Thursday, 30 April 2015

30 Day Book Challenge

30 Days of Books Blogging Challenge

I apologise to all the great books I've no doubt forgotten. You can also check out my post for World Book Day.

01 – The Best Book You Read Last Year

Wild Swans: Three Daughters Of China by Jung Chang. We did a charity thing in work where you were given a book you'd (likely) enjoy in exchange for a donation. Wild Swans is easily one of the best books I've ever read.

Wild Swans - Three Daughters of China

02 – A Book That You’ve Read More Than 3 Times

The Mennyms by Sylvia Waugh. Rag dolls which come to life - it might sound like the plot of Rosie and Jim but, trust me, this is one kids' book worth reading!

03 – Your Favourite Series 

Jeeves & Wooster, the brainchild of P. G. Wodehouse. Nothing is ever mundane in the whimsical upper class world of Bertram Wooster, as his man Jeeves quickly learns to his peril.

04 – Favourite Book Of Your Favourite Series 

Okay, so I went with another series to be able to cram more books in: The Growing Pains of Adrian Mole by Sue Townsend. Adrian Mole is one of the truly great characters of British literature. I love the whole series, but this one is my absolute favourite.

Adrian Mole

05 – A Book That Makes You Happy 

Grasshopper Island by Joy Whitby. Based on the 1970s ITV kids' show about three brothers who run away in search of an uninhabited island, I read the old paperback (the label pasted in the front informs me it once belonged to one of the schools I'm now on the governing body of...) at my grandparents' house until it literally fell apart. After that I took it home and rebound it with sellotape. I've put it on Marianna's book case now - maybe one day she will enjoy it as much as I do.

Grasshopper Island

06 – A Book That Makes You Sad

Clan of the Cave Bear by J. M. Aule. Ayla might constantly balance on the Mary Sue knife edge, but I love her anyway. When she has to give up Durc I always cry like a baby.

Clan of the Cave Bear

07 – Book Are You Reading Right Now

Today I'm reading Brief Encounters: Lesbians and Gays in British Cinema, 1930 - 1971 by Stephen Bourne.


08 – Most Overrated Book

Anything by Dickens. Reading Dickens is like wading through treacle in my opinion! Plus he is indirectly responsible for the 1984 made-for-TV film version of A Christmas Carol. My mum made us watch it every year. I still have nightmares...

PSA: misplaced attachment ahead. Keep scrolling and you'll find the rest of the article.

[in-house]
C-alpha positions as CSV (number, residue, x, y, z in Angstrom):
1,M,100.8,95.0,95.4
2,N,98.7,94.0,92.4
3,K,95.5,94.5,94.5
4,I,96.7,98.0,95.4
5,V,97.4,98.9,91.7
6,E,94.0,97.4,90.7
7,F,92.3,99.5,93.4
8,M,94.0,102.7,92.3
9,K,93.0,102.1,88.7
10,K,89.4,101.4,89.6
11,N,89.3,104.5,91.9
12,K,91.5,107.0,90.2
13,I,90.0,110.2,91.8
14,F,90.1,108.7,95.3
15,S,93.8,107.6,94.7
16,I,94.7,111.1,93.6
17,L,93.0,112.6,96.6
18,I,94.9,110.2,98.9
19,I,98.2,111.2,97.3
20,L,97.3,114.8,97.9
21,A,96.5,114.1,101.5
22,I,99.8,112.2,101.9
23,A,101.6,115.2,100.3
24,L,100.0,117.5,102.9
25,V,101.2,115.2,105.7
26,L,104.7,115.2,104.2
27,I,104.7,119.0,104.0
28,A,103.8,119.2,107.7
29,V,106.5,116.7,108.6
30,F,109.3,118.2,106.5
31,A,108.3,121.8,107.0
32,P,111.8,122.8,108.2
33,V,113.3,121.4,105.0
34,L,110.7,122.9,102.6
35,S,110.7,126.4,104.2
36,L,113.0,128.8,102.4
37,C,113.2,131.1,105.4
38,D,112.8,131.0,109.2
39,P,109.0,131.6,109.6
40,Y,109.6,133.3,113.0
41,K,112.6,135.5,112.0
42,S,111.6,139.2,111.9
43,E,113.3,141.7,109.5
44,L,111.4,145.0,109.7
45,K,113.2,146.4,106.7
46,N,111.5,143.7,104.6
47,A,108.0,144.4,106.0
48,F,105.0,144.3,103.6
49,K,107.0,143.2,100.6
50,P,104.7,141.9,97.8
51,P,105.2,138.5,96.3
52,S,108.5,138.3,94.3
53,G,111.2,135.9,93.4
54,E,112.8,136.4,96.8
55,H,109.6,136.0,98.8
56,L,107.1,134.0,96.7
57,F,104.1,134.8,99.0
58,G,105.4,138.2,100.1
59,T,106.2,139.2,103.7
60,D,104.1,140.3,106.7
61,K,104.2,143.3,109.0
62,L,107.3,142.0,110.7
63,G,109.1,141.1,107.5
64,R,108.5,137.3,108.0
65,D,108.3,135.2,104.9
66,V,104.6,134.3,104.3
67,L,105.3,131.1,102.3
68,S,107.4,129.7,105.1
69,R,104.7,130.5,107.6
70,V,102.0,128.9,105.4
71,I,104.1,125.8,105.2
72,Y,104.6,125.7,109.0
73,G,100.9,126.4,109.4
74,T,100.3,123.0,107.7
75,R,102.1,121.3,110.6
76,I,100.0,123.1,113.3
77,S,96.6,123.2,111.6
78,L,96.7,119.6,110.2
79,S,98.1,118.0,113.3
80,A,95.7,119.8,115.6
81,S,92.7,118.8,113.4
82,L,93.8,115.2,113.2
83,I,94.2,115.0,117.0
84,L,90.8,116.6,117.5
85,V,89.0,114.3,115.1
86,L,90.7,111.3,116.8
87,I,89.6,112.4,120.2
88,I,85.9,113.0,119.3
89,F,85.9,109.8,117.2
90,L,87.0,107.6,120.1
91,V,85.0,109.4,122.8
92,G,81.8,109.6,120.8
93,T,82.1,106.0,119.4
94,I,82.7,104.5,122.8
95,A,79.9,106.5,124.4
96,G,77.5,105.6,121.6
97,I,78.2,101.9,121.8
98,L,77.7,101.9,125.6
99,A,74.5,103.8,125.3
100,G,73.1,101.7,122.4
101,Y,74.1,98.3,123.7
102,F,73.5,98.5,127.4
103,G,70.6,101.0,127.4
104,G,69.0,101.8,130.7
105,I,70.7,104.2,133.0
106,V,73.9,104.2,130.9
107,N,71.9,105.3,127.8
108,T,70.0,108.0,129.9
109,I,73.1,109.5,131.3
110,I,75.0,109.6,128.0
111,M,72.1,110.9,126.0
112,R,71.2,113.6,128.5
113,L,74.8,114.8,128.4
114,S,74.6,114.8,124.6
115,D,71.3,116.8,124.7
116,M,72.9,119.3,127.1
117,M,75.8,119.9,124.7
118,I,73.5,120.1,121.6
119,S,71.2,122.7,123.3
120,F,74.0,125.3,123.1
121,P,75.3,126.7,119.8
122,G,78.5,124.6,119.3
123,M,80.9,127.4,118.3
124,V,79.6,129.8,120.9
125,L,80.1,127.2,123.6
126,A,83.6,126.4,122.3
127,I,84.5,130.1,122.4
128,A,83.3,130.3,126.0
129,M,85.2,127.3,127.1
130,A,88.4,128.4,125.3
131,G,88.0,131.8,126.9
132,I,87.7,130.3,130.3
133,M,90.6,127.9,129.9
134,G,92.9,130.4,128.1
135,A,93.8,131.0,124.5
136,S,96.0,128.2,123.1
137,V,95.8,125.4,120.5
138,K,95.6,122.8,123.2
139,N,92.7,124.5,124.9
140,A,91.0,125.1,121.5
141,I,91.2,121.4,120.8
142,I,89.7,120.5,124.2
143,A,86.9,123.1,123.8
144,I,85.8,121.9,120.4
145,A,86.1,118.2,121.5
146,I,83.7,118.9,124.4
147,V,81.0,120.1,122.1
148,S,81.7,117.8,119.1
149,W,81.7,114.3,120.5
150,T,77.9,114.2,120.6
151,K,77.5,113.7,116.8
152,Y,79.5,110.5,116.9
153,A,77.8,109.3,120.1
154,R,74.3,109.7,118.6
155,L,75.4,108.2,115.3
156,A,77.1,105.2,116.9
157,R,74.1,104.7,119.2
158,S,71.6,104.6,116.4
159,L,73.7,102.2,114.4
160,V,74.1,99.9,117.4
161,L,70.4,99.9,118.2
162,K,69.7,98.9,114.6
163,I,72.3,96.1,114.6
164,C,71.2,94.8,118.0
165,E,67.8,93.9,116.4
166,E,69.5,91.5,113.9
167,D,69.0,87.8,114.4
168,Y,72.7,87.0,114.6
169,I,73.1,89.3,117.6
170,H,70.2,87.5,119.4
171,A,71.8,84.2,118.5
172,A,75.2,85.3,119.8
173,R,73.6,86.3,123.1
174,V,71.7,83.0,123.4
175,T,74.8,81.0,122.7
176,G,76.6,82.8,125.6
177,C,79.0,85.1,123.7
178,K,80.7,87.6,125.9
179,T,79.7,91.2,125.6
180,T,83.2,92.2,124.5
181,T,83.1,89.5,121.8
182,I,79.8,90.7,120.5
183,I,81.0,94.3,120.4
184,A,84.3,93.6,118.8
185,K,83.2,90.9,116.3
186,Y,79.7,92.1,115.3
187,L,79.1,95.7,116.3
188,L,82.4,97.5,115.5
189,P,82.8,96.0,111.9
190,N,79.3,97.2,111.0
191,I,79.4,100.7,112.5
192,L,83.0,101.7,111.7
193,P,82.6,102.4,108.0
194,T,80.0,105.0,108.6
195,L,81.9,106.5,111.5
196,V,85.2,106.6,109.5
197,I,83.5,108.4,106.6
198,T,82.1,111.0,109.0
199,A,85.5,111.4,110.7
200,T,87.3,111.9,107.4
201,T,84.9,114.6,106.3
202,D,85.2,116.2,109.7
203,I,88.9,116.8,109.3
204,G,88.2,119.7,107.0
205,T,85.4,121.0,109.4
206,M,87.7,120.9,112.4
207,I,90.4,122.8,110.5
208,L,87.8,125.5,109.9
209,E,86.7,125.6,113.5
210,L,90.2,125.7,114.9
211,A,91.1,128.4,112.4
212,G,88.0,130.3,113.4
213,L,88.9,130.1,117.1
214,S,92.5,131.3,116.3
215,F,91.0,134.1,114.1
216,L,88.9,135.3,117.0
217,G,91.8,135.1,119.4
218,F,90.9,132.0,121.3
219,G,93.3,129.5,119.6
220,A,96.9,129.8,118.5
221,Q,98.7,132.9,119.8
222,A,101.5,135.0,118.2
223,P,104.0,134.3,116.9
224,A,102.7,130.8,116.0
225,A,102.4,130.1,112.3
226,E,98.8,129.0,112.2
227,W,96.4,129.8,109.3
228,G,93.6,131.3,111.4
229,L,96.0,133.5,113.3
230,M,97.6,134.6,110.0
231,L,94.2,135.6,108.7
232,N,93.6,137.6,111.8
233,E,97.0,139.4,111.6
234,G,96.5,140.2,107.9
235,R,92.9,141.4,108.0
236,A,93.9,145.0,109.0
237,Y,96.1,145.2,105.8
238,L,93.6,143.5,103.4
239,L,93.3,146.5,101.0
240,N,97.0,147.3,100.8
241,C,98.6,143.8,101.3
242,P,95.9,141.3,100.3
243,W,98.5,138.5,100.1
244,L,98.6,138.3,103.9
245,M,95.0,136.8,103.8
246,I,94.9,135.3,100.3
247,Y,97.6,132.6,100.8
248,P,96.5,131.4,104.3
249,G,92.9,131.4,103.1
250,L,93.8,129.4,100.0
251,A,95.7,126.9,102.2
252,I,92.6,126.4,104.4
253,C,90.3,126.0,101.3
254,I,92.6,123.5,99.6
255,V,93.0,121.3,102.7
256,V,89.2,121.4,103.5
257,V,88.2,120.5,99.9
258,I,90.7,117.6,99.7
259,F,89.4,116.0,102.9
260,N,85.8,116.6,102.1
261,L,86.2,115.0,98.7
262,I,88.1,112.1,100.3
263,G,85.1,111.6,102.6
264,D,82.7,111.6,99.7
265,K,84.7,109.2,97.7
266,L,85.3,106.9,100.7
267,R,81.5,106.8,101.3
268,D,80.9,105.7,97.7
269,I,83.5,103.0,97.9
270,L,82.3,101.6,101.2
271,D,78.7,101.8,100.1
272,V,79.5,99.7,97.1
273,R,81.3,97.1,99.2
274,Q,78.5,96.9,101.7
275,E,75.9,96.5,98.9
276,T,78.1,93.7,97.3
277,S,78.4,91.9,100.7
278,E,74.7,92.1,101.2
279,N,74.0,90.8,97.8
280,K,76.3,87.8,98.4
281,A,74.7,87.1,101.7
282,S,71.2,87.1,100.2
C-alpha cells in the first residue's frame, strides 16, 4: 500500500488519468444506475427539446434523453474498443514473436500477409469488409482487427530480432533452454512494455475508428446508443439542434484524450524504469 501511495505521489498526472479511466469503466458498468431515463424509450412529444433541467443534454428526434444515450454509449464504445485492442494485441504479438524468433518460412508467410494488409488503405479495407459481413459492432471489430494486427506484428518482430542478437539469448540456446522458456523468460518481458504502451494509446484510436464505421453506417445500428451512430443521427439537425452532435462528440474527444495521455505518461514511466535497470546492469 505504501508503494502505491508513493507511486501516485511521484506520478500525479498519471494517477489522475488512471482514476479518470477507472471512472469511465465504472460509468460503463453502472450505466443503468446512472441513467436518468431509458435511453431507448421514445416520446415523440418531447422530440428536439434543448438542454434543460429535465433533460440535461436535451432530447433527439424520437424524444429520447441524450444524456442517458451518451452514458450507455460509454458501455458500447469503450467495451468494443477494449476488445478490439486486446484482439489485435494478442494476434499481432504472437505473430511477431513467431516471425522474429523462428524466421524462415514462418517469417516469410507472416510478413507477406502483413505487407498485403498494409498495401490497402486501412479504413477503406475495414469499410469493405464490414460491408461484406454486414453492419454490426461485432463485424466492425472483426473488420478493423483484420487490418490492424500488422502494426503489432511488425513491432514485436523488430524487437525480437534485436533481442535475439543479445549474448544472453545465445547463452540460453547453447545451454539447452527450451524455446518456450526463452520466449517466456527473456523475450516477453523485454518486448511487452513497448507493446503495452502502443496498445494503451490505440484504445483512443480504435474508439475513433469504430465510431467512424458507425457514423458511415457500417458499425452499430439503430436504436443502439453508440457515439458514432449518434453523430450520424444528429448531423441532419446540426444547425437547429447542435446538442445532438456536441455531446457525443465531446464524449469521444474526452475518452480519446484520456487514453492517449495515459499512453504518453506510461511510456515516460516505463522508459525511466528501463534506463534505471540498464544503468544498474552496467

A Christmas Carol

09 – A Book You Thought You Wouldn’t Like

Harry Potter. There was so much hype I stubbornly refused to read any of it until after Chamber of Secrets hit the cinema. When I finally caved and read Prisoner of Azkaban I was an instant convert.

Harry Potter

10 – Favourite Classic Book

Tess of the d'Urbervilles (A Pure Woman Faithfully Presented) by Thomas Hardy. One of the greatest books of all time, and a must on any recommended reading list.

Tess of the d'Urbervilles

11 – A Book You Hated 

An Inspector Calls. There are no words for how much I hated that play. We're supposed to feel sorry for Eva / Daisy, I know, but by the time we had spent months dissecting the book in class all I could feel was that it was a shame she hadn't died sooner...

An Inspector Calls

                              12 – A Book You Couldn't Put Down

The Absolutist by John Boyne. An exploration into how war can turn the best of us into monsters - you know it's going to be painful, but you have to keep reading and find out anyway...

13 – Your Favourite Writer

Jane Austen. From the moment I first picked up Pride and Prejudice I was hooked, so much so that I even chose Marianna's name as a spelling variant of Sense and Sensibility's Marianne Dashwood.

14 – The Scariest Book You've Read

The Dirty Old Teddy - Enid Blyton. Okay, so the book itself isn't scary, but the cover used to creep me out as a child. I had it facing spine inwards so I wouldn't accidentally come across it when rifling through my book shelf!

The Dirty Old Teddy

15 – Favourite Male Character

Dr John H. Watson. The first time I read a Holmes story I wrote Watson off as something of a sycophantic fanboy. But before the next book I watched an episode of the Granada adaptation and my opinion totally changed. Give Watson a sarcastic inflection and they become the quintessential married old couple.

Sherlock Holmes

16 – Favourite Female Character

Sara Crewe from Frances Hodgson Burnett's 1905 novel A Little Princess. No matter how bad things get she keeps going, and keeps her principles. Her strength is an inspiration to us all.

A Little Princess

17 – Favourite Quote(s) From Your Favourite Book(s)

Jerome K. Jerome was a man before his time. Strip back that late Victorian prose and he was as great an observational comedian as any you'll find on late night Dave. In his Idle Thoughts of an Idle Fellow he has a brilliant piece on babies: